News & Events

UC DAVIS LAUNCHES PUBLIC HEALTH MASTER'S PROGRAM

UC Davis schools of Medicine and Veterinary Medicine will offer a new master’s degree program in public health to help address the changing health needs of California communities. The program will capitalize on the strengths of the two schools, which include strong programs in medicine, epidemiology, preventive veterinary medicine, agricultural health, zoonoses and nutrition.

“Recent terrorist events have certainly raised awareness of the need for a strong public-health system,” said Marc Schenker, UC Davis School of Medicine professor and chair of the Department of Epidemiology and Preventive Medicine, which is administering the program. “It became painfully apparent in the past months that critical shortages in qualified people are limiting the public health system’s ability to track, manage and prevent the spread of diseases and other infectious agents.

“UC Davis is exceptionally well-positioned to offer a curriculum that will bring into service health professionals who can support a range of programs from community health and occupational medicine to health-care management and risk assessment in the domestic and international arena.”

Bennie I. Osburn, dean of the School of Veterinary Medicine, agrees.  “Veterinarians have always contributed to public health, particularly in food safety research, control of infectious diseases afflicting animals and humans, and prevention of foreign animal diseases such as mad cow disease and West Nile fever,” he said. “The new master’s program will offer veterinarians new tools, and the unique perspective of veterinary faculty will raise the awareness of other health professionals regarding animal-related health and environmental matters.”

The master’s program, which starts with the fall term this August, will initially be aimed at current medical and veterinary students and practicing professionals who want to earn the new degree. The master’s will take a year to complete and will culminate in a capstone field experience, such as working with an agency or organization on program evaluations, case studies, research, policy analyses or descriptive studies.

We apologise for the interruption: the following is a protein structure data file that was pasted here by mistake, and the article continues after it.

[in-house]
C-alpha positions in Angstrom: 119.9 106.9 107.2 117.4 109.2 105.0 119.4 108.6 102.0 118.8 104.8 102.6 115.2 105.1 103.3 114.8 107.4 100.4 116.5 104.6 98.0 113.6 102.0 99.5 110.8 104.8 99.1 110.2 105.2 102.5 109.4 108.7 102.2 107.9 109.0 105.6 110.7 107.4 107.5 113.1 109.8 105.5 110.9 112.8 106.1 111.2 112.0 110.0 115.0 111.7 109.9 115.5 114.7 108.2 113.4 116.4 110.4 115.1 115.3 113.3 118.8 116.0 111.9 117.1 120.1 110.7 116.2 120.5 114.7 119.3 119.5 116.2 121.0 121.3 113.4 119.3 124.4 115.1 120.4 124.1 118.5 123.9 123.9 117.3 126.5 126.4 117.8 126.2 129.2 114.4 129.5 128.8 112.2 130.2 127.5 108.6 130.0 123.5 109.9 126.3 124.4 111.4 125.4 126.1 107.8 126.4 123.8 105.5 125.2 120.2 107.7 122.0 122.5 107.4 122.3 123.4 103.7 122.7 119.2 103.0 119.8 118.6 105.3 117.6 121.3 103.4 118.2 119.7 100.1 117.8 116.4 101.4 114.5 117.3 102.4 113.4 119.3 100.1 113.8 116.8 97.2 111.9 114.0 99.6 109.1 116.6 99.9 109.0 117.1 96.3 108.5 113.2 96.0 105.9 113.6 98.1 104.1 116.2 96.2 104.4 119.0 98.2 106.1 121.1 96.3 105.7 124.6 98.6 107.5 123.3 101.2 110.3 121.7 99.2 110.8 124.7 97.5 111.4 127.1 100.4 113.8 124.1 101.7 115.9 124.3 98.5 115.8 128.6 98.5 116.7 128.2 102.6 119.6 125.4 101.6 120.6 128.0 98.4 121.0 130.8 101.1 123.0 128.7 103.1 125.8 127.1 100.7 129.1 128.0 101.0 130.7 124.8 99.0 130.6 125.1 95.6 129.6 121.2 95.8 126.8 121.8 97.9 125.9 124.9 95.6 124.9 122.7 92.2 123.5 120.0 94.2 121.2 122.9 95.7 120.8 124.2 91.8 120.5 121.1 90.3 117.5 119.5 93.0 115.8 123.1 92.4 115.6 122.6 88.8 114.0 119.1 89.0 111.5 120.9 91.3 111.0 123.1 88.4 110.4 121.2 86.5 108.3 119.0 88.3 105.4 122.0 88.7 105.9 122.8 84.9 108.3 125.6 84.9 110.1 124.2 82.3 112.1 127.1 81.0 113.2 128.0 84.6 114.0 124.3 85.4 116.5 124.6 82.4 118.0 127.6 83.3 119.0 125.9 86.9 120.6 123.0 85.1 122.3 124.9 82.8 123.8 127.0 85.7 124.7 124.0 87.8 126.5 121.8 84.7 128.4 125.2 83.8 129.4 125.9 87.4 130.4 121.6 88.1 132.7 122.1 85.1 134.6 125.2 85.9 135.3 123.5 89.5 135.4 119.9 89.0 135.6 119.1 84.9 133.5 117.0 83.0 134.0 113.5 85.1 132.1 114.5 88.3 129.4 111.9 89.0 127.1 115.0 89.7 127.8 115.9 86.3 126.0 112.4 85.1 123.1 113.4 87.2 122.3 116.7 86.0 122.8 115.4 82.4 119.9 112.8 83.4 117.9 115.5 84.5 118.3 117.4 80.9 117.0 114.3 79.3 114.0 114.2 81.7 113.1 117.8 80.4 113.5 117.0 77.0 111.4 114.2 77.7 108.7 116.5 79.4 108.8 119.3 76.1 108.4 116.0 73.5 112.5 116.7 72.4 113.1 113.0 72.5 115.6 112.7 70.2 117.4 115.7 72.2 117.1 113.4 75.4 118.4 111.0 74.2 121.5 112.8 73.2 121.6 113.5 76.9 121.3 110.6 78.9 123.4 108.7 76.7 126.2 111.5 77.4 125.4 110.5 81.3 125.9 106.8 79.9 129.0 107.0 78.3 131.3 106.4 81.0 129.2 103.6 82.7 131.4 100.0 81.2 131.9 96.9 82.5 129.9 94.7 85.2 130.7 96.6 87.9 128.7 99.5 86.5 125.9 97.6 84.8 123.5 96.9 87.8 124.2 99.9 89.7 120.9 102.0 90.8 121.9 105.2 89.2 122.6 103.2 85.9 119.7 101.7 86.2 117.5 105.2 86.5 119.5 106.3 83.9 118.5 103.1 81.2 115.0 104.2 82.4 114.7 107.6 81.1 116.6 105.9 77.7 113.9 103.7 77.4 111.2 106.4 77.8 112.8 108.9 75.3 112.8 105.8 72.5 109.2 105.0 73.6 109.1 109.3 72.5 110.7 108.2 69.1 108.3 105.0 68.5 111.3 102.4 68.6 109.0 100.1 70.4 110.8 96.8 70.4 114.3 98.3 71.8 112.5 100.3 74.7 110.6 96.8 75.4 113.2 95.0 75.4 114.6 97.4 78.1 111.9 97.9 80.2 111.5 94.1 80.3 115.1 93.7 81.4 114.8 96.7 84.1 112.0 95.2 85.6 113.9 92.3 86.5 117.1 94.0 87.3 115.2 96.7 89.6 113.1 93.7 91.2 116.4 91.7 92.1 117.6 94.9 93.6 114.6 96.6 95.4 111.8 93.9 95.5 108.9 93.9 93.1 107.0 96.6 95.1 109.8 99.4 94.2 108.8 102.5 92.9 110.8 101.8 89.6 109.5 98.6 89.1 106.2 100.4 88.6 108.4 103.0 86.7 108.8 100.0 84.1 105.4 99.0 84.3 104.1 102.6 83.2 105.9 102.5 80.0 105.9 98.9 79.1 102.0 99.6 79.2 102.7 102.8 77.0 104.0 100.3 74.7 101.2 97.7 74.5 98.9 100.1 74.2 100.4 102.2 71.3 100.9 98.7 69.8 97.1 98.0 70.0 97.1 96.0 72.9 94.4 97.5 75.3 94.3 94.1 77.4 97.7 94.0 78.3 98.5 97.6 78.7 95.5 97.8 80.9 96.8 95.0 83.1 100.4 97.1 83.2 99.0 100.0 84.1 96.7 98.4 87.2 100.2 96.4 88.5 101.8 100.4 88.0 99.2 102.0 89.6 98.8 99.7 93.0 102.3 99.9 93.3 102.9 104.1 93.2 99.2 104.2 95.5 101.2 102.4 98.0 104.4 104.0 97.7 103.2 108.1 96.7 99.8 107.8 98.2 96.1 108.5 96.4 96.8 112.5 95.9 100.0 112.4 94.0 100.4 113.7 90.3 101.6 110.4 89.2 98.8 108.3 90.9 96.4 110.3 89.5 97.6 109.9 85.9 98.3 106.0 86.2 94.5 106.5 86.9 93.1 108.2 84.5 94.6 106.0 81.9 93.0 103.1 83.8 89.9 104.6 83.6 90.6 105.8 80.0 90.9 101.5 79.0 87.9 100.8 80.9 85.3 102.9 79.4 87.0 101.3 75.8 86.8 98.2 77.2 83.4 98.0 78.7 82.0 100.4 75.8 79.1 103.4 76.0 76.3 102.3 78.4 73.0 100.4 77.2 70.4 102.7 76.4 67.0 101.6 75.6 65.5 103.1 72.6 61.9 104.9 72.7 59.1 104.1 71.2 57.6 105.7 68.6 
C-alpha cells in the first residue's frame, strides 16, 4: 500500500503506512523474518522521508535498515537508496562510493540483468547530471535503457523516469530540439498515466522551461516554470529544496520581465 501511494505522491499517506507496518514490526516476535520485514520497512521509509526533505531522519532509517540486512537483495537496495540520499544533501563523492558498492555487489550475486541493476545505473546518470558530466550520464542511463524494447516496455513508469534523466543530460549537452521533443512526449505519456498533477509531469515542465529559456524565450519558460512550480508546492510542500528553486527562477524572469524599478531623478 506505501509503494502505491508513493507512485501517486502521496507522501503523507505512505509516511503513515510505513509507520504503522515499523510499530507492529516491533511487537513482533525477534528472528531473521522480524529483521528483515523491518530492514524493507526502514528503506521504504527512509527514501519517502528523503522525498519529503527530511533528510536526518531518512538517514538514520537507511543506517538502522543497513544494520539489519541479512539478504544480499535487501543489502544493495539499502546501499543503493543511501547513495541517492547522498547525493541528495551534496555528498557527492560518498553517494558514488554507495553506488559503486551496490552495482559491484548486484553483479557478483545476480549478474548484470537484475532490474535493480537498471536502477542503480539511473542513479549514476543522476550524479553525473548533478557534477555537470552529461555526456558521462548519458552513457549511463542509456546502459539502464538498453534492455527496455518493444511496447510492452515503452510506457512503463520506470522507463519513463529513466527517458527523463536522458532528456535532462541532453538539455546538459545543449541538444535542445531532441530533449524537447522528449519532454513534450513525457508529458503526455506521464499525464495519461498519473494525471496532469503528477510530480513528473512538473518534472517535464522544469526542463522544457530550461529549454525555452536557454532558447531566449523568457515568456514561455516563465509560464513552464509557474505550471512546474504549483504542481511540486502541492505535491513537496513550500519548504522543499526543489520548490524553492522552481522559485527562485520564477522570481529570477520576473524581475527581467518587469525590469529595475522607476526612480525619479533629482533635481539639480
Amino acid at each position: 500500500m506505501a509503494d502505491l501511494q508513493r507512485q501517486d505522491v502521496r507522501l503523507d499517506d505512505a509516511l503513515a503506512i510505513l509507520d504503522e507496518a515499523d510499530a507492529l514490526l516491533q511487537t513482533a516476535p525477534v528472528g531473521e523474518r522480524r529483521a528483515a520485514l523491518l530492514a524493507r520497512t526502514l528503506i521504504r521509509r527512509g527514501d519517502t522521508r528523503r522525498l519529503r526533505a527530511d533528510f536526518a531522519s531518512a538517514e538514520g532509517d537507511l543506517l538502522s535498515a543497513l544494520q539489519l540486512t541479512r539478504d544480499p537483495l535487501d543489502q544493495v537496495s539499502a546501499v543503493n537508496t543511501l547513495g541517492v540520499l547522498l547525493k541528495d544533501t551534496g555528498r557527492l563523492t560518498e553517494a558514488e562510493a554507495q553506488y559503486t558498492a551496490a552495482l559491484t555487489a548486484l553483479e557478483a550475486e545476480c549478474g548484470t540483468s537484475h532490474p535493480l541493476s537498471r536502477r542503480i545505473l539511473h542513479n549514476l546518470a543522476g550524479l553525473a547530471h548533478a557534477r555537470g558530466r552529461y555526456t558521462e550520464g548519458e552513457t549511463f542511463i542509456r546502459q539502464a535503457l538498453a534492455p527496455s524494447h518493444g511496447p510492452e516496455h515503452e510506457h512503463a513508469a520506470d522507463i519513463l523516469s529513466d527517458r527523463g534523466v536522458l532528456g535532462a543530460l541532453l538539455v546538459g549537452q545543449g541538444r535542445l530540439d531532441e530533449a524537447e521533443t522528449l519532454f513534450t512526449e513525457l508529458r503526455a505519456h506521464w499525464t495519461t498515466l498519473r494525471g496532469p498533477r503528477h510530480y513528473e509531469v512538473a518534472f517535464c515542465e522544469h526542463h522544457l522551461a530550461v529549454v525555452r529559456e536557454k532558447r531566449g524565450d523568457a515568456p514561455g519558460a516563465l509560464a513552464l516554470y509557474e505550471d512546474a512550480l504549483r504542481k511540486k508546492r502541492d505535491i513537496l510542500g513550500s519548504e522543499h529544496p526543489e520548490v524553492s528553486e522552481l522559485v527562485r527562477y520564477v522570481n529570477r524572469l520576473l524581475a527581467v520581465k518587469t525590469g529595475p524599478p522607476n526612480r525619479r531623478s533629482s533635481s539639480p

As the program matures, it will better accommodate working health professionals with evening and weekend sessions. In about five years, UC Davis will launch a two-year degree for others without a medical or veterinary background but interested in pursing a career in public health.

Students will be able to target their studies in several areas, including epidemiology, informatics, nutrition, environmental health, human and zoonotic infectious diseases and veterinary public health.

“On the job, master’s program graduates will help federal, state and county health services and environmental protection agencies respond quickly to regional emergencies and spot statewide trends. The UC Davis degree also will facilitate interdisciplinary study which is important in coordinating effective health programs and regulations,” Osburn said.

Faculty from the School of Medicine bring an established national reputation in epidemiology and public health related to aging, semiconductor manufacturing health, agricultural and migrant-worker health, nutrition, cancer and reproductive health.  Faculty from the School of Veterinary Medicine have offered specialized graduate-level instruction regarding the care and management of herds and flocks of animals in production settings since 1966.

The California Department of Health Services also will be actively involved in the master’s program, teaching courses, lecturing on special topics, mentoring students and providing internship opportunities in areas such as chronic disease and injury control, occupational and environmental health, HIV prevention and rural health.

“I fully expect this new program will contribute in innovative ways to our cutting-edge research and practice in epidemiology and public health, particularly in the health needs of the rural population, environmental health, agricultural health and safety, food safety and nutrition, and zoonotic diseases that tie together health, agricultural and environmental sectors,” Schenker said.


More information about the program is available from program coordinator Jane Emens at (530) 752-3627 or jmemens@ucdavis.edu

*The announcement above was distributed by UC Davis Health System Medical News Office January 8, 2001.